Blockchain for Banking News

Dutch Central Bank says blockchain not ready


Yesterday the Dutch Central Bank, De Nederlandsche Bank (DNB), published a blog post about their blockchain experiments. The conclusion was that the technology currently fails to meet the high demands of a financial market infrastructure (FMI). However, some of the more detailed comments apply specifically to Bitcoin’s technology.

Criticism matches Bitcoin weaknesses

The bank has been exploring and doing hands-on experiments for the last three years. Ron Berndsen initially headed up the trials, but he departed at the end of last year. In 2016 he outlined the initial experiments
in some detail. Firstly they cloned Bitcoin, and secondly, they experimented with Bitcoin-of-the-future, once it has mined the last coin.

In yesterday’s blog post, the bank’s primary criticisms seem to mirror Bitcoin issues. The bank said the main limitations are “capacity shortages, inefficiency caused by high energy consumption, and a lack of full certainty that a payment is completed.”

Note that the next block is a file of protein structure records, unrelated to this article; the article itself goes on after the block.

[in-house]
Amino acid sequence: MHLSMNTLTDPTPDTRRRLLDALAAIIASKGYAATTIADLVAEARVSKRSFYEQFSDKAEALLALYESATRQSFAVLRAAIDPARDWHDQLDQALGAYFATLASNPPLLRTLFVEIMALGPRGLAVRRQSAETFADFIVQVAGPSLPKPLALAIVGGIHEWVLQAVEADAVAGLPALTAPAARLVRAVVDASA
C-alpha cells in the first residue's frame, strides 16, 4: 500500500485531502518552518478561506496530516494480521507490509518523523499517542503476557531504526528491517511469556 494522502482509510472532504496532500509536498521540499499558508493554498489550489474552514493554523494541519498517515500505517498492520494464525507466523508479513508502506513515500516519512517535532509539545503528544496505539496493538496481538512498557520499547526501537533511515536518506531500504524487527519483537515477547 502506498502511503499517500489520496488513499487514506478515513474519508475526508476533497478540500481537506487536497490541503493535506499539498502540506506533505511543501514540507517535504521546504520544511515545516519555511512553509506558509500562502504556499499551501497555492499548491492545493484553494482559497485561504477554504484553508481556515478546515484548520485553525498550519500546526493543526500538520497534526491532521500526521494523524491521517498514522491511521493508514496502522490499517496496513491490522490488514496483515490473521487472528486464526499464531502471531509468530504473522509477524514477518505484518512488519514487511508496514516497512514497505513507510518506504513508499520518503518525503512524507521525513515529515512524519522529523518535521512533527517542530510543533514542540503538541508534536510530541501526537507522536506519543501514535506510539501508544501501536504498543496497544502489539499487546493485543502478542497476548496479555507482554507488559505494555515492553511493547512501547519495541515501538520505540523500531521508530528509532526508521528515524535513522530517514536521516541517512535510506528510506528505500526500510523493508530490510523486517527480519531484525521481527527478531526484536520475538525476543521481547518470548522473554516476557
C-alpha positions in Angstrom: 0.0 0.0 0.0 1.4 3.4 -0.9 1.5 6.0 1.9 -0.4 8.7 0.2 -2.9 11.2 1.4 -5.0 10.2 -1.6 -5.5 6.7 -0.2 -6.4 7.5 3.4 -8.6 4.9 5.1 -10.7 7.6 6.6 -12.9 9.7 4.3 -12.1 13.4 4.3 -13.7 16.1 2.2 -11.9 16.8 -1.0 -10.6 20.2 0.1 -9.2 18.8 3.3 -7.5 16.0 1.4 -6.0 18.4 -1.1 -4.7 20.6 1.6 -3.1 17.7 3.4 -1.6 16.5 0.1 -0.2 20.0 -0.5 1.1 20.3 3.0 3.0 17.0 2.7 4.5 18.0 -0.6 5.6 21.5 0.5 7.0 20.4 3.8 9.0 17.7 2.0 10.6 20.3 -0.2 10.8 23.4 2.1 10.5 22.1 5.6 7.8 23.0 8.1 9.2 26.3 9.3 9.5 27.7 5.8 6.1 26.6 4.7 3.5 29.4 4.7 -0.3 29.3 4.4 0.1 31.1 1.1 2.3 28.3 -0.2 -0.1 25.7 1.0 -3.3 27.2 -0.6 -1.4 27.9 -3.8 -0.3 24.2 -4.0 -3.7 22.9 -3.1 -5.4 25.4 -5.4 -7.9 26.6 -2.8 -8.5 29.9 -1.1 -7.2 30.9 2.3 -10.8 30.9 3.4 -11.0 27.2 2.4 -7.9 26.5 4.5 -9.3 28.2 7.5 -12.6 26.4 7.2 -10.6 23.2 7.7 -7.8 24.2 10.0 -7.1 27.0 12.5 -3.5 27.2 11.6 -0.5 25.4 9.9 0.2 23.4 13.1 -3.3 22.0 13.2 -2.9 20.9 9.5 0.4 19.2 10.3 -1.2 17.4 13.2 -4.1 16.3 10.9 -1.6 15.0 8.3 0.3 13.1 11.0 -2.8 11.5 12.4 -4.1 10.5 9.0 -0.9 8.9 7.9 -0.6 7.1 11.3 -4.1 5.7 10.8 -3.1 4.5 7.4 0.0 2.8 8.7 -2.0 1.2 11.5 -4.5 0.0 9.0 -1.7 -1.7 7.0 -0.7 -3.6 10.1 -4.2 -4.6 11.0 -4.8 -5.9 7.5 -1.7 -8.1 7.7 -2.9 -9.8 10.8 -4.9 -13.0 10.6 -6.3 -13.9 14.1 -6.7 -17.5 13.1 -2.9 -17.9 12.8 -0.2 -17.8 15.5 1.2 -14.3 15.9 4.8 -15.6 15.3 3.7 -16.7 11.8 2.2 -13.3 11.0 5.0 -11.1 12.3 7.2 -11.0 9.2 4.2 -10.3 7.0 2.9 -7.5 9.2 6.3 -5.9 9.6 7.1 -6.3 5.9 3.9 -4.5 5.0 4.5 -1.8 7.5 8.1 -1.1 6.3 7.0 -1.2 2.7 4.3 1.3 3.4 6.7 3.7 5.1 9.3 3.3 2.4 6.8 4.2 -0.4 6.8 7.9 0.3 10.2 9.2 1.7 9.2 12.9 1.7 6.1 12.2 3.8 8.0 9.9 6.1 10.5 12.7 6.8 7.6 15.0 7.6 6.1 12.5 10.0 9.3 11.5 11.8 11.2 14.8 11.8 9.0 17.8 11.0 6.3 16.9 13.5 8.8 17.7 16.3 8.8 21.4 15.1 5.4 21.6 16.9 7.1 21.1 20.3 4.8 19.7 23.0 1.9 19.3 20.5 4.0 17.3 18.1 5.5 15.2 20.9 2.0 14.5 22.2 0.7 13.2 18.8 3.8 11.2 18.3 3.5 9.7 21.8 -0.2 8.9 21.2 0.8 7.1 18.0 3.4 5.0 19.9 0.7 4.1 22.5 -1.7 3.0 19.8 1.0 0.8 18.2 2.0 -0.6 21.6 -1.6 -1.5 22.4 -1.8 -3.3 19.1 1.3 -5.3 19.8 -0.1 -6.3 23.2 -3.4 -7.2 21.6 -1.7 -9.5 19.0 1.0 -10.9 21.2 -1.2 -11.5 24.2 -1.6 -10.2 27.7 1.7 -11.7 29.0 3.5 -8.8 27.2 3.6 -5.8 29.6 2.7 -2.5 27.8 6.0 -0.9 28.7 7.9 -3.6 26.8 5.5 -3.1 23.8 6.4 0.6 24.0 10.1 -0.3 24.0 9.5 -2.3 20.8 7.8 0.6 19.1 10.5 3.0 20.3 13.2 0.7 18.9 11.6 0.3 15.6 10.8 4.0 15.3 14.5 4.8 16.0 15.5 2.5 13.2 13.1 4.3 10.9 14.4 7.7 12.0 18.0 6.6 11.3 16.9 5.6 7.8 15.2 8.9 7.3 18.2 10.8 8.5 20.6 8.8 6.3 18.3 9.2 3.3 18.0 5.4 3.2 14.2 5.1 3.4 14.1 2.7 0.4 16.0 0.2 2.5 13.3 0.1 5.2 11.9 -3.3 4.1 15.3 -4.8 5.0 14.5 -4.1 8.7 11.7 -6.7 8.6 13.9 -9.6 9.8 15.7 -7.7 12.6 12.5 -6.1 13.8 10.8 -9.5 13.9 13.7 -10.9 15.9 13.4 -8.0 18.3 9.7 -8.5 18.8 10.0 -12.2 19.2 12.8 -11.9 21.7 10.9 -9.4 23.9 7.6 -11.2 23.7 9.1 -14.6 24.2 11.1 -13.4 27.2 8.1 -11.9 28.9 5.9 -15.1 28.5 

Bitcoin is known for its high energy consumption. Another feature is that you have to wait to have certainty that a transaction has completed. The energy inefficient mining aspect drives this. Bitcoins are mined every ten minutes. Until a transaction is included in a block, it is not verified, so that takes ten minutes. Even then it’s not entirely certain.

Every time a new Bitcoin is mined after your transaction, the certainty increases. For small payments ten minutes is fine. For more substantial amounts it’s suggested people wait at least an hour and sometimes as much as ten hours.

The bank said that it conducted some experiments without Bitcoin software, though it appears these used in-house developed software.

What problem is it trying to solve?

The bank noted that current payment systems are efficient, scalable, and offer legal certainty of completion. And their blockchain experiments did not.

One of the advantages they found with blockchain was some the consensus algorithms they tested withstood malicious actors. Hence there is potential to improve FMI resilience. The bank noted that DLT might offer efficiencies for multi-currency payments. Perhaps a nod to Ripple.


The bank’s conclusion re-iterated their Bitcoin focus. “Bitcoin is interesting and promising, and future algorithms may well offer improved compliance with FMI requirements.” The DNB plans to continue to explore the technology, conduct experiments, and engage with new and incumbent market players.